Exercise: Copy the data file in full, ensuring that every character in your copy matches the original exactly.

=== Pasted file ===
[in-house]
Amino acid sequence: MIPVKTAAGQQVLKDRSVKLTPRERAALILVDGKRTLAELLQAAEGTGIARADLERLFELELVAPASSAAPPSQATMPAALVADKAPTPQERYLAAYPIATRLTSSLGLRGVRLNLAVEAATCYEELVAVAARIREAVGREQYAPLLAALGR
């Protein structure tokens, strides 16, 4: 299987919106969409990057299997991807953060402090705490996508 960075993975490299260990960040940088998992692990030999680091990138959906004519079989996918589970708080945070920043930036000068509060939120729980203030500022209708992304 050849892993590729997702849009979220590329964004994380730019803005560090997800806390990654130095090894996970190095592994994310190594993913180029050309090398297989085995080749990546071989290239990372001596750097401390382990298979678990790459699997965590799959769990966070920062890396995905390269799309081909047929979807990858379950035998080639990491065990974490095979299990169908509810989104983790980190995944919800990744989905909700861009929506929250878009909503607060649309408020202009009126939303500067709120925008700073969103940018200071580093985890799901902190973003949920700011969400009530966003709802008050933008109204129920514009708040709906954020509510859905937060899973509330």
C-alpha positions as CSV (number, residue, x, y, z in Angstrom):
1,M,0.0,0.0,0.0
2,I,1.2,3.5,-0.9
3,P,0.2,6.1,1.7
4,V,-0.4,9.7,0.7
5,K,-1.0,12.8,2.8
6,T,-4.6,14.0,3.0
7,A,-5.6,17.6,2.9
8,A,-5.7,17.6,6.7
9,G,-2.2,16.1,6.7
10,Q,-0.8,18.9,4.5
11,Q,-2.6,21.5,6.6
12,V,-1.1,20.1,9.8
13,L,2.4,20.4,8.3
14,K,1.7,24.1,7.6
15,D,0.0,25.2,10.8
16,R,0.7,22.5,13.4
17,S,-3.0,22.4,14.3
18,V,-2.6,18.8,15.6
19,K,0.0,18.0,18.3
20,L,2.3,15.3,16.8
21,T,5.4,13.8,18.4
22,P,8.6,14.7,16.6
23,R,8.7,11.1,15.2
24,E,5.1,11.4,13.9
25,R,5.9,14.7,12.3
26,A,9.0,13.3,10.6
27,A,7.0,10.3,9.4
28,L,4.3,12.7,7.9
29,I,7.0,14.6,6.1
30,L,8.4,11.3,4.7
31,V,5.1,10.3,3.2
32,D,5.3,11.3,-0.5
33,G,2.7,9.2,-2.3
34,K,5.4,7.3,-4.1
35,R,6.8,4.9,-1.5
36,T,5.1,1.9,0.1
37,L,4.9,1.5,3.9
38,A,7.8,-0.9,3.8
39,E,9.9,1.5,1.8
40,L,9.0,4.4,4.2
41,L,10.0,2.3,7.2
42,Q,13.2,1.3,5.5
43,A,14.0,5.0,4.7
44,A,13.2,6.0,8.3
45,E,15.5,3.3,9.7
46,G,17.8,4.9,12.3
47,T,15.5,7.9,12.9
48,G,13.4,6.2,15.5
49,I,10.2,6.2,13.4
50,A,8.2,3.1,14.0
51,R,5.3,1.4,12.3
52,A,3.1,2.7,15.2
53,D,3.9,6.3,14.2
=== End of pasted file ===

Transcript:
[in-house]
Amino acid sequence: MIPVKTAAGQQVLKDRSVKLTPRERAALILVDGKRTLAELLQAAEGTGIARADLERLFELELVAPASSAAPPSQATMPAALVADKAPTPQERYLAAYPIATRLTSSLGLRGVRLNLAVEAATCYEELVAVAARIREAVGREQYAPLLAALGR
């Protein structure tokens, strides 16, 4: 299987919106969409990057299997991807953060402090705490996508 960075993975490299260990960040940088998992692990030999680091990138959906004519079989996918589970708080945070920043930036000068509060939120729980203030500022209708992304 050849892993590729997702849009979220590329964004994380730019803005560090997800806390990654130095090894996970190095592994994310190594993913180029050309090398297989085995080749990546071989290239990372001596750097401390382990298979678990790459699997965590799959769990966070920062890396995905390269799309081909047929979807990858379950035998080639990491065990974490095979299990169908509810989104983790980190995944919800990744989905909700861009929506929250878009909503607060649309408020202009009126939303500067709120925008700073969103940018200071580093985890799901902190973003949920700011969400009530966003709802008050933008109204129920514009708040709906954020509510859905937060899973509330």
C-alpha positions as CSV (number, residue, x, y, z in Angstrom):
1,M,0.0,0.0,0.0
2,I,1.2,3.5,-0.9
3,P,0.2,6.1,1.7
4,V,-0.4,9.7,0.7
5,K,-1.0,12.8,2.8
6,T,-4.6,14.0,3.0
7,A,-5.6,17.6,2.9
8,A,-5.7,17.6,6.7
9,G,-2.2,16.1,6.7
10,Q,-0.8,18.9,4.5
11,Q,-2.6,21.5,6.6
12,V,-1.1,20.1,9.8
13,L,2.4,20.4,8.3
14,K,1.7,24.1,7.6
15,D,0.0,25.2,10.8
16,R,0.7,22.5,13.4
17,S,-3.0,22.4,14.3
18,V,-2.6,18.8,15.6
19,K,0.0,18.0,18.3
20,L,2.3,15.3,16.8
21,T,5.4,13.8,18.4
22,P,8.6,14.7,16.6
23,R,8.7,11.1,15.2
24,E,5.1,11.4,13.9
25,R,5.9,14.7,12.3
26,A,9.0,13.3,10.6
27,A,7.0,10.3,9.4
28,L,4.3,12.7,7.9
29,I,7.0,14.6,6.1
30,L,8.4,11.3,4.7
31,V,5.1,10.3,3.2
32,D,5.3,11.3,-0.5
33,G,2.7,9.2,-2.3
34,K,5.4,7.3,-4.1
35,R,6.8,4.9,-1.5
36,T,5.1,1.9,0.1
37,L,4.9,1.5,3.9
38,A,7.8,-0.9,3.8
39,E,9.9,1.5,1.8
40,L,9.0,4.4,4.2
41,L,10.0,2.3,7.2
42,Q,13.2,1.3,5.5
43,A,14.0,5.0,4.7
44,A,13.2,6.0,8.3
45,E,15.5,3.3,9.7
46,G,17.8,4.9,12.3
47,T,15.5,7.9,12.9
48,G,13.4,6.2,15.5
49,I,10.2,6.2,13.4
50,A,8.2,3.1,14.0
51,R,5.3,1.4,12.3
52,A,3.1,2.7,15.2
53,D,3.9,6.3,14.2